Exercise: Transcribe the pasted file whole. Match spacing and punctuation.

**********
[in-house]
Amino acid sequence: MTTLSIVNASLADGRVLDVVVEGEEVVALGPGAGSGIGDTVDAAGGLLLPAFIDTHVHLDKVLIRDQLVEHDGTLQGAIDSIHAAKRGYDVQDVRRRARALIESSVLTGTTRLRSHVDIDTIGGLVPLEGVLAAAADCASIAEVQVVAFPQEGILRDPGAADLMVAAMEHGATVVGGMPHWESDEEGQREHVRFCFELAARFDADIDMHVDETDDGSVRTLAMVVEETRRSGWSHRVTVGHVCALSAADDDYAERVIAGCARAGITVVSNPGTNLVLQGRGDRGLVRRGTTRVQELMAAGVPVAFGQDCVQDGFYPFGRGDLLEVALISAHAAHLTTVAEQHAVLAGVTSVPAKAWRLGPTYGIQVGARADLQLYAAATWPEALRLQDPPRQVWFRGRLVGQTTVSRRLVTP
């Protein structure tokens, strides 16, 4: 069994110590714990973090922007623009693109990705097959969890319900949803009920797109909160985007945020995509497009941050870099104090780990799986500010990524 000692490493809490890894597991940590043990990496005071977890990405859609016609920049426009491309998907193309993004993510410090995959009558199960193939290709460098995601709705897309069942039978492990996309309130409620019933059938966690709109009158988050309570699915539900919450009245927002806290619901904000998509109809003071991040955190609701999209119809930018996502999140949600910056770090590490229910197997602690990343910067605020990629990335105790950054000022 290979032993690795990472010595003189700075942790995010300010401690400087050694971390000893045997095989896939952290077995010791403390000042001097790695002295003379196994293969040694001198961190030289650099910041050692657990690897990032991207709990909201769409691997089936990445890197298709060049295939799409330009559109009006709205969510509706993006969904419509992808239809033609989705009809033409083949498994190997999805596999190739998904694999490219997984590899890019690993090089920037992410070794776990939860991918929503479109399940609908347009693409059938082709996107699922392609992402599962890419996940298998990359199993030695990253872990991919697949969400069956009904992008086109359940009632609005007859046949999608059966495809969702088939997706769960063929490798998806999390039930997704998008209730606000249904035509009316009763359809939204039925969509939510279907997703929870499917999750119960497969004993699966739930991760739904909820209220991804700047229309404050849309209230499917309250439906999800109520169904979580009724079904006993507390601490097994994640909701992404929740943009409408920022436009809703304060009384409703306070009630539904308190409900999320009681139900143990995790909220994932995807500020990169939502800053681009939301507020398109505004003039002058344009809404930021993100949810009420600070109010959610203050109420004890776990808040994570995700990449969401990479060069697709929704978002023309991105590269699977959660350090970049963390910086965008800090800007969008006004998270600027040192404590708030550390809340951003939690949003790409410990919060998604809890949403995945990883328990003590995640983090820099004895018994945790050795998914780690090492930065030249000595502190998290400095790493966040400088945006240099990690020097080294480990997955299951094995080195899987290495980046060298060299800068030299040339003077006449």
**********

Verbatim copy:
[in-house]
Amino acid sequence: MTTLSIVNASLADGRVLDVVVEGEEVVALGPGAGSGIGDTVDAAGGLLLPAFIDTHVHLDKVLIRDQLVEHDGTLQGAIDSIHAAKRGYDVQDVRRRARALIESSVLTGTTRLRSHVDIDTIGGLVPLEGVLAAAADCASIAEVQVVAFPQEGILRDPGAADLMVAAMEHGATVVGGMPHWESDEEGQREHVRFCFELAARFDADIDMHVDETDDGSVRTLAMVVEETRRSGWSHRVTVGHVCALSAADDDYAERVIAGCARAGITVVSNPGTNLVLQGRGDRGLVRRGTTRVQELMAAGVPVAFGQDCVQDGFYPFGRGDLLEVALISAHAAHLTTVAEQHAVLAGVTSVPAKAWRLGPTYGIQVGARADLQLYAAATWPEALRLQDPPRQVWFRGRLVGQTTVSRRLVTP
């Protein structure tokens, strides 16, 4: 069994110590714990973090922007623009693109990705097959969890319900949803009920797109909160985007945020995509497009941050870099104090780990799986500010990524 000692490493809490890894597991940590043990990496005071977890990405859609016609920049426009491309998907193309993004993510410090995959009558199960193939290709460098995601709705897309069942039978492990996309309130409620019933059938966690709109009158988050309570699915539900919450009245927002806290619901904000998509109809003071991040955190609701999209119809930018996502999140949600910056770090590490229910197997602690990343910067605020990629990335105790950054000022 290979032993690795990472010595003189700075942790995010300010401690400087050694971390000893045997095989896939952290077995010791403390000042001097790695002295003379196994293969040694001198961190030289650099910041050692657990690897990032991207709990909201769409691997089936990445890197298709060049295939799409330009559109009006709205969510509706993006969904419509992808239809033609989705009809033409083949498994190997999805596999190739998904694999490219997984590899890019690993090089920037992410070794776990939860991918929503479109399940609908347009693409059938082709996107699922392609992402599962890419996940298998990359199993030695990253872990991919697949969400069956009904992008086109359940009632609005007859046949999608059966495809969702088939997706769960063929490798998806999390039930997704998008209730606000249904035509009316009763359809939204039925969509939510279907997703929870499917999750119960497969004993699966739930991760739904909820209220991804700047229309404050849309209230499917309250439906999800109520169904979580009724079904006993507390601490097994994640909701992404929740943009409408920022436009809703304060009384409703306070009630539904308190409900999320009681139900143990995790909220994932995807500020990169939502800053681009939301507020398109505004003039002058344009809404930021993100949810009420600070109010959610203050109420004890776990808040994570995700990449969401990479060069697709929704978002023309991105590269699977959660350090970049963390910086965008800090800007969008006004998270600027040192404590708030550390809340951003939690949003790409410990919060998604809890949403995945990883328990003590995640983090820099004895018994945790050795998914780690090492930065030249000595502190998290400095790493966040400088945006240099990690020097080294480990997955299951094995080195899987290495980046060298060299800068030299040339003077006449």